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What if it's not painful?

Discussion in 'Support Subforum' started by Roxygirl577, Mar 8, 2018.

  1. Roxygirl577

    Roxygirl577 Peer Supporter

    Hi everyone. I haven't been on here in awhile. It's been a very tough year. I have been bed ridden for most of it, but it hasn't been because of pain. Honestly, throughout my life, pain hasn't been much of a factor. Which is why I think it's been so tough working through this as though it's TMS. I don't see very many stories when it doesn't involve pain. I have been going to therapy and they encouraged me to keep going that route because they do believe this is anxiety induced.

    My symptoms are very fear based. I am terrified of my posture, it has always been pretty bad for someone of a young age, so I tried for a very long time to be aware of it and fix it, but that always caused more pain. I was aware of how i sat, stood, walked, everything and I would start to feel these horrible feelings, like my legs were going to snap under my weight even though I'm skinny. I felt if I sat wrong, my neck would snap, or my muscles/bones would break. I would watch how I walked and would be afraid of my knees collapsing from under me. It got to a point where I was so terrified of affecting my body, that I just gave up and stopped getting out of bed for more than five minutes at a time, because bed was the only 'safe' posture I had left, laying on my back. I have lived this way for almost a year and I just don't know if this could be considered tms. Everytime I go to read Sarno's book, or listen to stories. I get discouraged because I don't feel like my type of problem is included.
     
  2. Kevin Barry

    Kevin Barry Peer Supporter

    Just keep trying everything you can and you will find what works for you. Try not to look at the differences but to look for the similarities and what makes you feel better. If you find even the littlest thing that works then focus on that and keep building.
     
  3. Roxygirl577

    Roxygirl577 Peer Supporter

    Thanks Kevin. I'm just wondering if this could even be related to TMS? Can a non pain symptom be TMS?
     
  4. Kevin Barry

    Kevin Barry Peer Supporter

    I am new to this TMS recovery myself so I am in no way an expert. But I have been thinking recently about how tricky the mind is and how it can create all kinds of ways to debilitate us. I am always amazed at the different ways that my mind will come up with new things. And in your case, even though there is no pain it seems to me that your symptom can certainly be in the TMS mix because what you are exhibiting is one of the classic symptoms of the flight or fight response which we sometimes forget about and that is to freeze. And even though there is no physical pain it is certainly very painful for sure. But everybody is different and you really must be the only person that comes to an understanding of what it is to you. So just play with what I've said and then translate it into what works for you. Take what you need and leave the rest. And if just the smallest thing works for you and makes the smallest change hold on to that and then look for the next smallest change. The key for me is just keep going, just keep moving forward no matter what. And sometimes if I am just standing still that is moving forward. Because no matter what, I know that I am doing the best I can with I got . . . but sometimes I might not have much. Cheers!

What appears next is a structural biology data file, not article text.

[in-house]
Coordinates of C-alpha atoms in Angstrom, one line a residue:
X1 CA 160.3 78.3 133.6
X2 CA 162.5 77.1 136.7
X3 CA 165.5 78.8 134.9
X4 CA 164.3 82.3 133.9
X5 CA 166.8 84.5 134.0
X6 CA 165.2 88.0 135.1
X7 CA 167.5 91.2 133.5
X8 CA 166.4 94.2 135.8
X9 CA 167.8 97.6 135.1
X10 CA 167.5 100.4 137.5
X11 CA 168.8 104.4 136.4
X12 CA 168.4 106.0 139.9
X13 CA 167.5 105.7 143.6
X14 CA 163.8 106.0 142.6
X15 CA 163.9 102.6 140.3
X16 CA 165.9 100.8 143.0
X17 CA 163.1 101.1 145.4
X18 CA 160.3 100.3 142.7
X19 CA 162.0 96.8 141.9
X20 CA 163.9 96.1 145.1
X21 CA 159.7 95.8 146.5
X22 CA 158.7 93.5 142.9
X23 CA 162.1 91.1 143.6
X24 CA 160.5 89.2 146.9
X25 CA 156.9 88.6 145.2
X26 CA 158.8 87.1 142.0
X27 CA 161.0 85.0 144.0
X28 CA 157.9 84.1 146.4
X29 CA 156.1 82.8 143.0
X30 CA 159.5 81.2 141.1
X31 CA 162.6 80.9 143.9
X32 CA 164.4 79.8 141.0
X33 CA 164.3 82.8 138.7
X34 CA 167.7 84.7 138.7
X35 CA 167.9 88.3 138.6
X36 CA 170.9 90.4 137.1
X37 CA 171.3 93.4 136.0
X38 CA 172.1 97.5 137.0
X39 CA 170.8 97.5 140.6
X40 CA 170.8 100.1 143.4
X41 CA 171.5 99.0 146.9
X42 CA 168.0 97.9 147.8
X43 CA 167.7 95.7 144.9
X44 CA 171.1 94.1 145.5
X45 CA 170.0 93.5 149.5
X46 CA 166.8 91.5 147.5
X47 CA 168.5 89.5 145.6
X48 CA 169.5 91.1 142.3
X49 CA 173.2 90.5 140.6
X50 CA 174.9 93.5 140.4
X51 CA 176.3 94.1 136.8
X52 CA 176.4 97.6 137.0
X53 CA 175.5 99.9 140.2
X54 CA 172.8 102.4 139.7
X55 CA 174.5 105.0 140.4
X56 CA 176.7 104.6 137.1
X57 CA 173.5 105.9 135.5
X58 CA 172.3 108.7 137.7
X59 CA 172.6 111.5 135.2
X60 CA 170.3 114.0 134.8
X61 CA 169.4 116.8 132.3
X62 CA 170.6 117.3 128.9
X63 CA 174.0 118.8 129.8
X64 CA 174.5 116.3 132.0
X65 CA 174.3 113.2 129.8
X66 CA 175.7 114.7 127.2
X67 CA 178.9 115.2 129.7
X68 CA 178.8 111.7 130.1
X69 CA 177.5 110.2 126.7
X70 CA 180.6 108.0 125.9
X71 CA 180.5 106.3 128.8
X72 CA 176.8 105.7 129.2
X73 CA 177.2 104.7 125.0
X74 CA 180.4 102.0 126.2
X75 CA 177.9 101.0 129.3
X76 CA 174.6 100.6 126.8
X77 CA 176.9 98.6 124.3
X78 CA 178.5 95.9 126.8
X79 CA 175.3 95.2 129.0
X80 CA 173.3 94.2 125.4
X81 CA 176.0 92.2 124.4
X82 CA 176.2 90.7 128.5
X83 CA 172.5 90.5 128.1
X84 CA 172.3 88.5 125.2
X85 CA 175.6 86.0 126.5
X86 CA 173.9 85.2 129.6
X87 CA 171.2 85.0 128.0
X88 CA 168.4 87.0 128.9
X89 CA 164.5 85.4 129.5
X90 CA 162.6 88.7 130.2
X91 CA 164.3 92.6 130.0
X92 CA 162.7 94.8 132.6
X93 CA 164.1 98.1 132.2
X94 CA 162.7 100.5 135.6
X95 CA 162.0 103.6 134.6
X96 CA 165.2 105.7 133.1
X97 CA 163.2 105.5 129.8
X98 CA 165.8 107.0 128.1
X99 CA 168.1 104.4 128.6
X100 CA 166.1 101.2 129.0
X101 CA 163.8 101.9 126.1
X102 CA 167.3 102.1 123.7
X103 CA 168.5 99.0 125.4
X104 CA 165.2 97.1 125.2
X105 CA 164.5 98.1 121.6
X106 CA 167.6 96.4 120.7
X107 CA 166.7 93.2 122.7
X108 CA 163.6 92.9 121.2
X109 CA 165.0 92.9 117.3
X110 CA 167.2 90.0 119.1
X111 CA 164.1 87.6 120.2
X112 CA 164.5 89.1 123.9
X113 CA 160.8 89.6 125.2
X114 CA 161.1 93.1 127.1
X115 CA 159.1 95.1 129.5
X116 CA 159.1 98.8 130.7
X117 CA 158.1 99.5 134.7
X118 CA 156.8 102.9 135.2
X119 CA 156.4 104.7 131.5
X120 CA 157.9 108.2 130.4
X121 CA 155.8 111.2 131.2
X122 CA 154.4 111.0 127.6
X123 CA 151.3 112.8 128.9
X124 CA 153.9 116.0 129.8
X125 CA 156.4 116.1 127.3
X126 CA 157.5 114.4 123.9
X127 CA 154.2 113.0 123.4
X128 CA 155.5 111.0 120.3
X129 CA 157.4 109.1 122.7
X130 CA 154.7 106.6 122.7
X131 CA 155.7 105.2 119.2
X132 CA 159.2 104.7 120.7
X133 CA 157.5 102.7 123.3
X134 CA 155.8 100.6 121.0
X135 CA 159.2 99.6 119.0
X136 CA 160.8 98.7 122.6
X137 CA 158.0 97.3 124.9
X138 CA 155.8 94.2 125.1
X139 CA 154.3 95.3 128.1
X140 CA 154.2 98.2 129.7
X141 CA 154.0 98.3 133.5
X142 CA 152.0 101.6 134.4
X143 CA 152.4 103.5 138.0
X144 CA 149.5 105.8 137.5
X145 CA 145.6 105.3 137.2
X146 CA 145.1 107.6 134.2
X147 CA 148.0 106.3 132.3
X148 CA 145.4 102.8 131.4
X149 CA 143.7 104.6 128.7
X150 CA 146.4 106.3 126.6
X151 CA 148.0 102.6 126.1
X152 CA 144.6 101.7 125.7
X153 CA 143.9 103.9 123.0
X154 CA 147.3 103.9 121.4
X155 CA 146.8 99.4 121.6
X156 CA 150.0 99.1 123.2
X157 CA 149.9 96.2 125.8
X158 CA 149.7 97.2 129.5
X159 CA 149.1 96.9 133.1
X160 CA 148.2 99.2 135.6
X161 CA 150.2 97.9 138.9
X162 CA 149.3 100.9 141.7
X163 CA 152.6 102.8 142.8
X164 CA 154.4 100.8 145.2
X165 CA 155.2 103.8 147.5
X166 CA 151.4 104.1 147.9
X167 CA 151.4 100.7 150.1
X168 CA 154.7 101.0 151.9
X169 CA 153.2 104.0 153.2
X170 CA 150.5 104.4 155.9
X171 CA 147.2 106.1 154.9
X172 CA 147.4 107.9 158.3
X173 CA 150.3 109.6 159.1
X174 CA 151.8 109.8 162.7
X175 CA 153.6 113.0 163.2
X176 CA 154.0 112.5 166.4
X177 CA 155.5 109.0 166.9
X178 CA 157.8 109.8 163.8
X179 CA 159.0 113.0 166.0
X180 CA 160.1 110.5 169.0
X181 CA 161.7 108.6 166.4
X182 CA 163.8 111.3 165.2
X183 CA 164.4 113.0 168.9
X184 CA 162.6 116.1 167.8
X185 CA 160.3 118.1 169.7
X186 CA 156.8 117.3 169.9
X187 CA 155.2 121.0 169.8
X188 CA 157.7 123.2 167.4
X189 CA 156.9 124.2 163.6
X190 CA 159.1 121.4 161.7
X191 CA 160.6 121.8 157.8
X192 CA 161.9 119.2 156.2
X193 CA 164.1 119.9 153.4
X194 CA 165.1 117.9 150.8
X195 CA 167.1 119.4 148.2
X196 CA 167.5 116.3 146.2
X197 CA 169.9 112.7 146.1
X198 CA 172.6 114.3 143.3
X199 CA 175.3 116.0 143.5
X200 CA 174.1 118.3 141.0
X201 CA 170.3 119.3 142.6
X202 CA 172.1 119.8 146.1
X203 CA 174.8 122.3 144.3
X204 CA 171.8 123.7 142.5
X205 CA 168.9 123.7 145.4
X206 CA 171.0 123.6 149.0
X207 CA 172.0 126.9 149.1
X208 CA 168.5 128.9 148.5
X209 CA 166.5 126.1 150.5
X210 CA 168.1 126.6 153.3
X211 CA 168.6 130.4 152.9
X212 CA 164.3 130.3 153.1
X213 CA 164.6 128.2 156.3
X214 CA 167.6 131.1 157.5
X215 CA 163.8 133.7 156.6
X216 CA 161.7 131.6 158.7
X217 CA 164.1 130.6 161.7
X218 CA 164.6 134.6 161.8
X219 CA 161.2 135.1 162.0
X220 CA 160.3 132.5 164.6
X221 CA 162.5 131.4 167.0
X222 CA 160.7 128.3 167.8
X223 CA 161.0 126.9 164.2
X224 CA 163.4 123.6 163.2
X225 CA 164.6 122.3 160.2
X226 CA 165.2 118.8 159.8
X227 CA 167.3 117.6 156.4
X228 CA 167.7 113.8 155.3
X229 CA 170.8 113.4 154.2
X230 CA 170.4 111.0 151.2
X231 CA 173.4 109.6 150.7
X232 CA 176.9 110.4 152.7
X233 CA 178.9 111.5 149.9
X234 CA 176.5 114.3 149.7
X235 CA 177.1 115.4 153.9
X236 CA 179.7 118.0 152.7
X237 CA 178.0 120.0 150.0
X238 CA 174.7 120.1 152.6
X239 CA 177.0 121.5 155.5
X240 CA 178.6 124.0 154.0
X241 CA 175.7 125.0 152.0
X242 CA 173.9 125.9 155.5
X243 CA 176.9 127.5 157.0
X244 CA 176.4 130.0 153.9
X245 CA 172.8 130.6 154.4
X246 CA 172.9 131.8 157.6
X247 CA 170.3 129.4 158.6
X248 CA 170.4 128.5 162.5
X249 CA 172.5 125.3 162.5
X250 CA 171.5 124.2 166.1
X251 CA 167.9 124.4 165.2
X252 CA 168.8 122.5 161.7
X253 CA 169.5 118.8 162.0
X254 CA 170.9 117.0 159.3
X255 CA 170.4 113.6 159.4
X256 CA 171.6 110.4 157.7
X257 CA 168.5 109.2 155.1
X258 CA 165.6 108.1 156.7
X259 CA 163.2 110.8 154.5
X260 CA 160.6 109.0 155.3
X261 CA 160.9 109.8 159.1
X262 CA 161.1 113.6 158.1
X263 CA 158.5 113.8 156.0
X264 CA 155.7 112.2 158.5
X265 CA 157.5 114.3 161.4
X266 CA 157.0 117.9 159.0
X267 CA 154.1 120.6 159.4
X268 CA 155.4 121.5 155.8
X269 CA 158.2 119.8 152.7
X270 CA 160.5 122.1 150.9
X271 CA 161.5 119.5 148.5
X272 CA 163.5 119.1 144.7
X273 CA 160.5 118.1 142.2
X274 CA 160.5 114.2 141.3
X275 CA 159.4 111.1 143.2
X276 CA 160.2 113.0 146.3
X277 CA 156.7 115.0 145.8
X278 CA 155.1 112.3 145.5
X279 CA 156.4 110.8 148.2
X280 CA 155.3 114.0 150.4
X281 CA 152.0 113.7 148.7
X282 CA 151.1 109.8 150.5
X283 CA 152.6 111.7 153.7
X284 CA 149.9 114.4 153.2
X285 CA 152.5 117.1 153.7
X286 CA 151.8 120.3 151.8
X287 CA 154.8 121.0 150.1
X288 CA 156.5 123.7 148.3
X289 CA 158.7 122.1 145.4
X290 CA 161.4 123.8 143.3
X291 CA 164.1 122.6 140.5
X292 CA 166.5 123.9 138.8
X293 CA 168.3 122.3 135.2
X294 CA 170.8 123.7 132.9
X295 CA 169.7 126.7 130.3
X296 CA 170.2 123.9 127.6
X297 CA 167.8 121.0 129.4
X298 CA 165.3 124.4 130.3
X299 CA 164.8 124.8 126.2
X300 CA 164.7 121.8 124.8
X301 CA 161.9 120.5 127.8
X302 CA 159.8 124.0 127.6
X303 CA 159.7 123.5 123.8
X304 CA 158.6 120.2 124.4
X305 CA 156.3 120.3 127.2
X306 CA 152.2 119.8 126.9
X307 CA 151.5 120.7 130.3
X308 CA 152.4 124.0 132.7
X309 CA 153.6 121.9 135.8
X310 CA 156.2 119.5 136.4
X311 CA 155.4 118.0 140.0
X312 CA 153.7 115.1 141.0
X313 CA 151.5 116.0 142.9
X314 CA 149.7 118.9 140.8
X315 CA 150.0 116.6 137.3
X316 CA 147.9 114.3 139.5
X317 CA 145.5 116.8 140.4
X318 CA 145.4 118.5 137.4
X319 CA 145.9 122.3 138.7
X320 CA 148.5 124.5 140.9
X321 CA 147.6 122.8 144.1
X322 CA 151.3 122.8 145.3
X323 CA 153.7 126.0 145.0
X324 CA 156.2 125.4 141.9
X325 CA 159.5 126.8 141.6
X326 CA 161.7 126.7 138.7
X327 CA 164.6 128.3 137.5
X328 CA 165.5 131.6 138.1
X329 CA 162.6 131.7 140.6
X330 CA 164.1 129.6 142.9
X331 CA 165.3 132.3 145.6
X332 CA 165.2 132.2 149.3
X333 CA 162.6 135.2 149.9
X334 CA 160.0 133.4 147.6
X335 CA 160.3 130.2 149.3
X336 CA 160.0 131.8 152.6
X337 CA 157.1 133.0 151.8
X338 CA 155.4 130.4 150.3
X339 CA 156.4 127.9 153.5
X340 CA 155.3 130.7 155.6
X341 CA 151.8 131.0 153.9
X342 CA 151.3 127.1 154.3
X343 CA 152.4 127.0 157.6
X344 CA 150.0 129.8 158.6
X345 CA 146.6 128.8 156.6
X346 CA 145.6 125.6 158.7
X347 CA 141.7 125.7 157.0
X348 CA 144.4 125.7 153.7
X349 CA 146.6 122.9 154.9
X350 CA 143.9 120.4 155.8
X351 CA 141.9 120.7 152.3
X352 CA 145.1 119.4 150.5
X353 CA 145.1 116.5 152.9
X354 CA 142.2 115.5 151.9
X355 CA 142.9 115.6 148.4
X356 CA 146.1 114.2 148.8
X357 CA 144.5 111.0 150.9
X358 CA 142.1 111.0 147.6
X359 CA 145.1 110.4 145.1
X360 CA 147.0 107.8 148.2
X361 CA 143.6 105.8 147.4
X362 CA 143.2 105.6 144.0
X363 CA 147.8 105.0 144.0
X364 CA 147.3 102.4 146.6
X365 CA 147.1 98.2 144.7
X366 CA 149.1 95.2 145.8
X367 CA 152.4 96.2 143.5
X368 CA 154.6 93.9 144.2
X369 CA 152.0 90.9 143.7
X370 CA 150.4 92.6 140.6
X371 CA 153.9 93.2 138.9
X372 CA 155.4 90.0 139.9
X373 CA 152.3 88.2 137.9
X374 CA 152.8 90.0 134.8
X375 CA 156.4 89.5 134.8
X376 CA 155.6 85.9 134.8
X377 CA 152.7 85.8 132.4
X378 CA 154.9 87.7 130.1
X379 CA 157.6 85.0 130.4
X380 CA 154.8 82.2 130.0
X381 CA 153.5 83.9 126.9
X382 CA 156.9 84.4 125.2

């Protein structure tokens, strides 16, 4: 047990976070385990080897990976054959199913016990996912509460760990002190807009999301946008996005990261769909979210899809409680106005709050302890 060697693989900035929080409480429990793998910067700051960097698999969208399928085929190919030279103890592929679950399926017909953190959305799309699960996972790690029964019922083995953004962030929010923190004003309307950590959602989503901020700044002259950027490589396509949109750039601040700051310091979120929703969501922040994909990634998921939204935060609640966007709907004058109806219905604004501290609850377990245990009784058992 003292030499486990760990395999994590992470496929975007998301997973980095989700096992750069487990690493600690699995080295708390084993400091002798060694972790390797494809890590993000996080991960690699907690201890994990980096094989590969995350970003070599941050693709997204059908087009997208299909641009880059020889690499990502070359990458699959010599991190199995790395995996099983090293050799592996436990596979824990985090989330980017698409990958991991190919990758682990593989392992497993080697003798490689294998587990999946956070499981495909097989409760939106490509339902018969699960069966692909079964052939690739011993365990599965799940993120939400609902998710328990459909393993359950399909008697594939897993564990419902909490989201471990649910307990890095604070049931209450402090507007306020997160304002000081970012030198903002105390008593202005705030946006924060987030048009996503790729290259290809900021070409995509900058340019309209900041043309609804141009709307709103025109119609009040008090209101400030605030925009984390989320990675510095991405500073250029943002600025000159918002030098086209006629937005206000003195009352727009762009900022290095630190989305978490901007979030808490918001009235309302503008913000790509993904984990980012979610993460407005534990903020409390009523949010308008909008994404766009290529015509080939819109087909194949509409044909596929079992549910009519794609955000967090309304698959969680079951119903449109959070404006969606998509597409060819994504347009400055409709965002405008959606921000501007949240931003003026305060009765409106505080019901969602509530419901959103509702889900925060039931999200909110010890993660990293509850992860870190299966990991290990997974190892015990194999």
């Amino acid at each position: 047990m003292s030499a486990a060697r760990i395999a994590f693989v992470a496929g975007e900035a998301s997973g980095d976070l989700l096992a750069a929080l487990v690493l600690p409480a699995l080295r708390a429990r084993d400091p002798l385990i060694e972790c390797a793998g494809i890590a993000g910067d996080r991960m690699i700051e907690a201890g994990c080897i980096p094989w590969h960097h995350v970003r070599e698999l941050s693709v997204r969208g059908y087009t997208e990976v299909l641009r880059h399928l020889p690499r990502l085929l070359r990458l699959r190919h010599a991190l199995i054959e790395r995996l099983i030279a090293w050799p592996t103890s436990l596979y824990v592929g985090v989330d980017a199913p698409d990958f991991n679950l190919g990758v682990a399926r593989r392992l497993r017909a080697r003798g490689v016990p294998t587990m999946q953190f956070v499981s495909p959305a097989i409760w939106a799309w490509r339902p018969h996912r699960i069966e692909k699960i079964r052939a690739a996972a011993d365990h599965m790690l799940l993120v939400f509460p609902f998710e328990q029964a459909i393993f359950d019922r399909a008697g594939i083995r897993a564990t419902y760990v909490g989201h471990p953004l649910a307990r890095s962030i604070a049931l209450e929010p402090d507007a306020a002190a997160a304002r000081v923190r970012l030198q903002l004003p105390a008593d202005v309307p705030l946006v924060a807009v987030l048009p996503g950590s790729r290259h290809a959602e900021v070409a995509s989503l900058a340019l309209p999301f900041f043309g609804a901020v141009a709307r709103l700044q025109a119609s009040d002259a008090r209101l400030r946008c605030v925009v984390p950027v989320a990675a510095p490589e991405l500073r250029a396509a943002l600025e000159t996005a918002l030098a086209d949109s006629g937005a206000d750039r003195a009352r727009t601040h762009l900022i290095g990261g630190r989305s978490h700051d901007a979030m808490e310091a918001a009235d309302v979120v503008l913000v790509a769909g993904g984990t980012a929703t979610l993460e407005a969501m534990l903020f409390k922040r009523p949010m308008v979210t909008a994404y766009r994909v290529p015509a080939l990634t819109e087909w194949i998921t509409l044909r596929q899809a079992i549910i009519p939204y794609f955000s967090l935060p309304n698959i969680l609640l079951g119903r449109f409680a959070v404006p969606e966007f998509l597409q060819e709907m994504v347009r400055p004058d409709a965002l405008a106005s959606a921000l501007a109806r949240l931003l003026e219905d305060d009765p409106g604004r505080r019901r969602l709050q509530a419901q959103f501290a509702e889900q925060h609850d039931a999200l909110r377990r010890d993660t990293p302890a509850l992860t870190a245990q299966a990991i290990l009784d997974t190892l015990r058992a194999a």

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  5. Roxygirl577

    Roxygirl577 Peer Supporter

    Thank you again Kevin. I will just treat this as TMS and try not to get discouraged. At this point in my life (Being mostly home and bed bound) it won't hurt anything to give tms work my all. Maybe there are a whole host of different TMS symptoms that aren't even known about.
     
    Kevin Barry likes this.
  6. iwire

    iwire Peer Supporter

    I am not sure if you have seen it Roxy but there is a new book by TMS doctor-- Howard Schubiner called Unlearn your Anxiety and Depression. I haven't read this book but he says it follows the same principles as the Unlearn your Pain book.... My symptoms are not pain either...and I have for sure been diagnosed with mind body syndrome.... Do you still see a TMS doctor? It seems like that could help.... Sending you encouraging thoughts.
     
    plum, Roxygirl577 and Kevin Barry like this.
  7. Roxygirl577

    Roxygirl577 Peer Supporter

    Thank you! I will check that out
     
  8. Ewok2

    Ewok2 Peer Supporter

  9. Roxygirl577

    Roxygirl577 Peer Supporter

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  10. Roxygirl577

    Roxygirl577 Peer Supporter

    My husband has even told me that I don't need pain, because what I suffer from scares me enough..
     
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  11. Ewok2

    Ewok2 Peer Supporter

    Exactly! And don’t be surprised if you get some aches and pains along the way - symptom imperative!
     
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  12. plum

    plum Beloved Grand Eagle

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  13. Baseball65

    Baseball65 Beloved Grand Eagle

    Sarno discusses that in Healing Back Pain. He calls it Physicophobia... if the fear of doing something keeps me from doing stuff and is occupying my mind 100% of the time than It has my complete attention ...He says for practical matters it is MORE effective than pain as a distractor. You could call it TMS perfected. Complete Fear. Total preoccupation with even leaving bed.

    It sounds like OCD... the irrational fear of impossible things. When I was 9 or 10 years old I used to spend about 10-20 minutes each night before I went to bed prodding my eye sockets with the blunt edge of a butter knife because I thought my eyes were going to roll out of my head in my sleep! OCD.